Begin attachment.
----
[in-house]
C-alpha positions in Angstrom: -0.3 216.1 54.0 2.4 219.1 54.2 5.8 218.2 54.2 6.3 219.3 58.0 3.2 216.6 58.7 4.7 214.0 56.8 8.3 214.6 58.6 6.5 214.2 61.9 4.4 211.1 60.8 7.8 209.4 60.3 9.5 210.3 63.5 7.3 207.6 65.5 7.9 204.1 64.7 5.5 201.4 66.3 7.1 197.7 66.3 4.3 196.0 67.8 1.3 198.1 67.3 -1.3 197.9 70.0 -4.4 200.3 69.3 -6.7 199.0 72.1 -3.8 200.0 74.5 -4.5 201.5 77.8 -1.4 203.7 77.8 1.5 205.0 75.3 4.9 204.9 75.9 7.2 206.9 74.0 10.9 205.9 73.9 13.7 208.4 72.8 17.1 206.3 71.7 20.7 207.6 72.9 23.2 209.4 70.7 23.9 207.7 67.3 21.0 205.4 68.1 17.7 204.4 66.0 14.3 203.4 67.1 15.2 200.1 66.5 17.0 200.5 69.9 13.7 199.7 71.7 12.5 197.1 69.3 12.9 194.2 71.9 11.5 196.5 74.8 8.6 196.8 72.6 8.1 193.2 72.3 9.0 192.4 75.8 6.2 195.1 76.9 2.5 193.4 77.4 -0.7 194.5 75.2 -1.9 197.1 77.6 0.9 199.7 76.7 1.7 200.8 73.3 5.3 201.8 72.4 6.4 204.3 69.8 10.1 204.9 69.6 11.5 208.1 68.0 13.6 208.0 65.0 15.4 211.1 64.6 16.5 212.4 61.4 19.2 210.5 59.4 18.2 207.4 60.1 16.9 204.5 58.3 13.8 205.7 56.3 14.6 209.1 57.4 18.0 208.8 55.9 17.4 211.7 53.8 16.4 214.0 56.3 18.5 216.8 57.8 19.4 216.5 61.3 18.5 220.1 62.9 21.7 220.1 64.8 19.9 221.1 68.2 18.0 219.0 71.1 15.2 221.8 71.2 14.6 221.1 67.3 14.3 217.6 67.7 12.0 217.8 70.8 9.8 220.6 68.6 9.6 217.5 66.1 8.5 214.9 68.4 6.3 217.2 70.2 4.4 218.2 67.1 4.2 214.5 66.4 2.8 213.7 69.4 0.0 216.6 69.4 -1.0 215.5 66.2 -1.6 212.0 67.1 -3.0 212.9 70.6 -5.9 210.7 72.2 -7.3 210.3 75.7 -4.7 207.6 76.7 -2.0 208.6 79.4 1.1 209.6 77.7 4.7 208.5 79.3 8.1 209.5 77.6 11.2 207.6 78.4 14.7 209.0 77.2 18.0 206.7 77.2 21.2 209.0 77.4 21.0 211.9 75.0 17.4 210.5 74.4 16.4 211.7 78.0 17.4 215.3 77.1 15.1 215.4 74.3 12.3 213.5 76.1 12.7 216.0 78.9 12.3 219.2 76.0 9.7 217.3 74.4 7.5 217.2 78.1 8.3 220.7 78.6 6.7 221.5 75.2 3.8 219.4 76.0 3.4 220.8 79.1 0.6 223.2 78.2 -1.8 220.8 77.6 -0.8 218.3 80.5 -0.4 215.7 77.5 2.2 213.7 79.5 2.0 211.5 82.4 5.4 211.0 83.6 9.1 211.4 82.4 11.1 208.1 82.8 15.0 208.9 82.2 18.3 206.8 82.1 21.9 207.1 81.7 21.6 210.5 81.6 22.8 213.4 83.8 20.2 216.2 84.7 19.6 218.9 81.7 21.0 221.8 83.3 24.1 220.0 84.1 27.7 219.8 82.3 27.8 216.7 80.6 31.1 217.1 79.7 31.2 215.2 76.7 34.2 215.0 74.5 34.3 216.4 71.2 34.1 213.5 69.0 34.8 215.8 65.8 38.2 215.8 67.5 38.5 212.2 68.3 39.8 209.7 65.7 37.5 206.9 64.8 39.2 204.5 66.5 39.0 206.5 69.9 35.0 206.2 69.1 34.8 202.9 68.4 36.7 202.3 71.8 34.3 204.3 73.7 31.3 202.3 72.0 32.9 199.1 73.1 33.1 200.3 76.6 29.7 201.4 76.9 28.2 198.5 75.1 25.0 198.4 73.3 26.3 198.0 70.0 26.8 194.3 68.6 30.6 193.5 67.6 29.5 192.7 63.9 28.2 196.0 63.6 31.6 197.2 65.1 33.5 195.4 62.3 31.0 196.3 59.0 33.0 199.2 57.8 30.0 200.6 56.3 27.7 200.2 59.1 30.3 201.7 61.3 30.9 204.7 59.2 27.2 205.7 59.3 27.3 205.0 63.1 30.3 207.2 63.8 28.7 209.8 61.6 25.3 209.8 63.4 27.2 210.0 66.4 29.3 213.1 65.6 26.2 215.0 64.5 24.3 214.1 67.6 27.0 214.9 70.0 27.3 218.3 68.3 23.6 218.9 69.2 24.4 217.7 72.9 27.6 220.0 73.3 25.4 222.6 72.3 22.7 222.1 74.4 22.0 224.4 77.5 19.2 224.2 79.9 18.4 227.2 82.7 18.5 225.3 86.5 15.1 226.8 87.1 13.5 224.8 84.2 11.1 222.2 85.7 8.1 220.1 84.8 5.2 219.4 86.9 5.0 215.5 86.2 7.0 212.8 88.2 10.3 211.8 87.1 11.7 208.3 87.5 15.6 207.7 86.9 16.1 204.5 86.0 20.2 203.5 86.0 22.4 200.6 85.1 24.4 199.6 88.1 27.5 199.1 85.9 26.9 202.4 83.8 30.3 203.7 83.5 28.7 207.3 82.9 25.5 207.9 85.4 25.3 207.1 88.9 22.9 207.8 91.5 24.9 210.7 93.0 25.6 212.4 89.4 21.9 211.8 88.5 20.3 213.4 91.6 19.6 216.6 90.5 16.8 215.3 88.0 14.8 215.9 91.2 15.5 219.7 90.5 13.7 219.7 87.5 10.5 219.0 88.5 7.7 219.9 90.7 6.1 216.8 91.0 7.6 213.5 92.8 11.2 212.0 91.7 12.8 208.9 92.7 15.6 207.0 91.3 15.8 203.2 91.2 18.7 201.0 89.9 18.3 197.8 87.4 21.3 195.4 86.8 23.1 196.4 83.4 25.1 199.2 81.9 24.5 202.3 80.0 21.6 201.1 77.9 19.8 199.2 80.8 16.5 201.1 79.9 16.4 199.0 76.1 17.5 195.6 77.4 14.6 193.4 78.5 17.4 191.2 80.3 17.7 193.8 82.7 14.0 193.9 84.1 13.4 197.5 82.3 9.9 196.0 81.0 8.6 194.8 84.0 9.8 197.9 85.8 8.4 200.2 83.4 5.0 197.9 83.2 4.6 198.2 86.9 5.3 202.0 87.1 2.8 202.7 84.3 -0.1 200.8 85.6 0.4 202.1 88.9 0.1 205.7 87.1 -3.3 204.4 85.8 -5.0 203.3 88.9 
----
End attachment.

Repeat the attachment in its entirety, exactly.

[in-house]
C-alpha positions in Angstrom: -0.3 216.1 54.0 2.4 219.1 54.2 5.8 218.2 54.2 6.3 219.3 58.0 3.2 216.6 58.7 4.7 214.0 56.8 8.3 214.6 58.6 6.5 214.2 61.9 4.4 211.1 60.8 7.8 209.4 60.3 9.5 210.3 63.5 7.3 207.6 65.5 7.9 204.1 64.7 5.5 201.4 66.3 7.1 197.7 66.3 4.3 196.0 67.8 1.3 198.1 67.3 -1.3 197.9 70.0 -4.4 200.3 69.3 -6.7 199.0 72.1 -3.8 200.0 74.5 -4.5 201.5 77.8 -1.4 203.7 77.8 1.5 205.0 75.3 4.9 204.9 75.9 7.2 206.9 74.0 10.9 205.9 73.9 13.7 208.4 72.8 17.1 206.3 71.7 20.7 207.6 72.9 23.2 209.4 70.7 23.9 207.7 67.3 21.0 205.4 68.1 17.7 204.4 66.0 14.3 203.4 67.1 15.2 200.1 66.5 17.0 200.5 69.9 13.7 199.7 71.7 12.5 197.1 69.3 12.9 194.2 71.9 11.5 196.5 74.8 8.6 196.8 72.6 8.1 193.2 72.3 9.0 192.4 75.8 6.2 195.1 76.9 2.5 193.4 77.4 -0.7 194.5 75.2 -1.9 197.1 77.6 0.9 199.7 76.7 1.7 200.8 73.3 5.3 201.8 72.4 6.4 204.3 69.8 10.1 204.9 69.6 11.5 208.1 68.0 13.6 208.0 65.0 15.4 211.1 64.6 16.5 212.4 61.4 19.2 210.5 59.4 18.2 207.4 60.1 16.9 204.5 58.3 13.8 205.7 56.3 14.6 209.1 57.4 18.0 208.8 55.9 17.4 211.7 53.8 16.4 214.0 56.3 18.5 216.8 57.8 19.4 216.5 61.3 18.5 220.1 62.9 21.7 220.1 64.8 19.9 221.1 68.2 18.0 219.0 71.1 15.2 221.8 71.2 14.6 221.1 67.3 14.3 217.6 67.7 12.0 217.8 70.8 9.8 220.6 68.6 9.6 217.5 66.1 8.5 214.9 68.4 6.3 217.2 70.2 4.4 218.2 67.1 4.2 214.5 66.4 2.8 213.7 69.4 0.0 216.6 69.4 -1.0 215.5 66.2 -1.6 212.0 67.1 -3.0 212.9 70.6 -5.9 210.7 72.2 -7.3 210.3 75.7 -4.7 207.6 76.7 -2.0 208.6 79.4 1.1 209.6 77.7 4.7 208.5 79.3 8.1 209.5 77.6 11.2 207.6 78.4 14.7 209.0 77.2 18.0 206.7 77.2 21.2 209.0 77.4 21.0 211.9 75.0 17.4 210.5 74.4 16.4 211.7 78.0 17.4 215.3 77.1 15.1 215.4 74.3 12.3 213.5 76.1 12.7 216.0 78.9 12.3 219.2 76.0 9.7 217.3 74.4 7.5 217.2 78.1 8.3 220.7 78.6 6.7 221.5 75.2 3.8 219.4 76.0 3.4 220.8 79.1 0.6 223.2 78.2 -1.8 220.8 77.6 -0.8 218.3 80.5 -0.4 215.7 77.5 2.2 213.7 79.5 2.0 211.5 82.4 5.4 211.0 83.6 9.1 211.4 82.4 11.1 208.1 82.8 15.0 208.9 82.2 18.3 206.8 82.1 21.9 207.1 81.7 21.6 210.5 81.6 22.8 213.4 83.8 20.2 216.2 84.7 19.6 218.9 81.7 21.0 221.8 83.3 24.1 220.0 84.1 27.7 219.8 82.3 27.8 216.7 80.6 31.1 217.1 79.7 31.2 215.2 76.7 34.2 215.0 74.5 34.3 216.4 71.2 34.1 213.5 69.0 34.8 215.8 65.8 38.2 215.8 67.5 38.5 212.2 68.3 39.8 209.7 65.7 37.5 206.9 64.8 39.2 204.5 66.5 39.0 206.5 69.9 35.0 206.2 69.1 34.8 202.9 68.4 36.7 202.3 71.8 34.3 204.3 73.7 31.3 202.3 72.0 32.9 199.1 73.1 33.1 200.3 76.6 29.7 201.4 76.9 28.2 198.5 75.1 25.0 198.4 73.3 26.3 198.0 70.0 26.8 194.3 68.6 30.6 193.5 67.6 29.5 192.7 63.9 28.2 196.0 63.6 31.6 197.2 65.1 33.5 195.4 62.3 31.0 196.3 59.0 33.0 199.2 57.8 30.0 200.6 56.3 27.7 200.2 59.1 30.3 201.7 61.3 30.9 204.7 59.2 27.2 205.7 59.3 27.3 205.0 63.1 30.3 207.2 63.8 28.7 209.8 61.6 25.3 209.8 63.4 27.2 210.0 66.4 29.3 213.1 65.6 26.2 215.0 64.5 24.3 214.1 67.6 27.0 214.9 70.0 27.3 218.3 68.3 23.6 218.9 69.2 24.4 217.7 72.9 27.6 220.0 73.3 25.4 222.6 72.3 22.7 222.1 74.4 22.0 224.4 77.5 19.2 224.2 79.9 18.4 227.2 82.7 18.5 225.3 86.5 15.1 226.8 87.1 13.5 224.8 84.2 11.1 222.2 85.7 8.1 220.1 84.8 5.2 219.4 86.9 5.0 215.5 86.2 7.0 212.8 88.2 10.3 211.8 87.1 11.7 208.3 87.5 15.6 207.7 86.9 16.1 204.5 86.0 20.2 203.5 86.0 22.4 200.6 85.1 24.4 199.6 88.1 27.5 199.1 85.9 26.9 202.4 83.8 30.3 203.7 83.5 28.7 207.3 82.9 25.5 207.9 85.4 25.3 207.1 88.9 22.9 207.8 91.5 24.9 210.7 93.0 25.6 212.4 89.4 21.9 211.8 88.5 20.3 213.4 91.6 19.6 216.6 90.5 16.8 215.3 88.0 14.8 215.9 91.2 15.5 219.7 90.5 13.7 219.7 87.5 10.5 219.0 88.5 7.7 219.9 90.7 6.1 216.8 91.0 7.6 213.5 92.8 11.2 212.0 91.7 12.8 208.9 92.7 15.6 207.0 91.3 15.8 203.2 91.2 18.7 201.0 89.9 18.3 197.8 87.4 21.3 195.4 86.8 23.1 196.4 83.4 25.1 199.2 81.9 24.5 202.3 80.0 21.6 201.1 77.9 19.8 199.2 80.8 16.5 201.1 79.9 16.4 199.0 76.1 17.5 195.6 77.4 14.6 193.4 78.5 17.4 191.2 80.3 17.7 193.8 82.7 14.0 193.9 84.1 13.4 197.5 82.3 9.9 196.0 81.0 8.6 194.8 84.0 9.8 197.9 85.8 8.4 200.2 83.4 5.0 197.9 83.2 4.6 198.2 86.9 5.3 202.0 87.1 2.8 202.7 84.3 -0.1 200.8 85.6 0.4 202.1 88.9 0.1 205.7 87.1 -3.3 204.4 85.8 -5.0 203.3 88.9 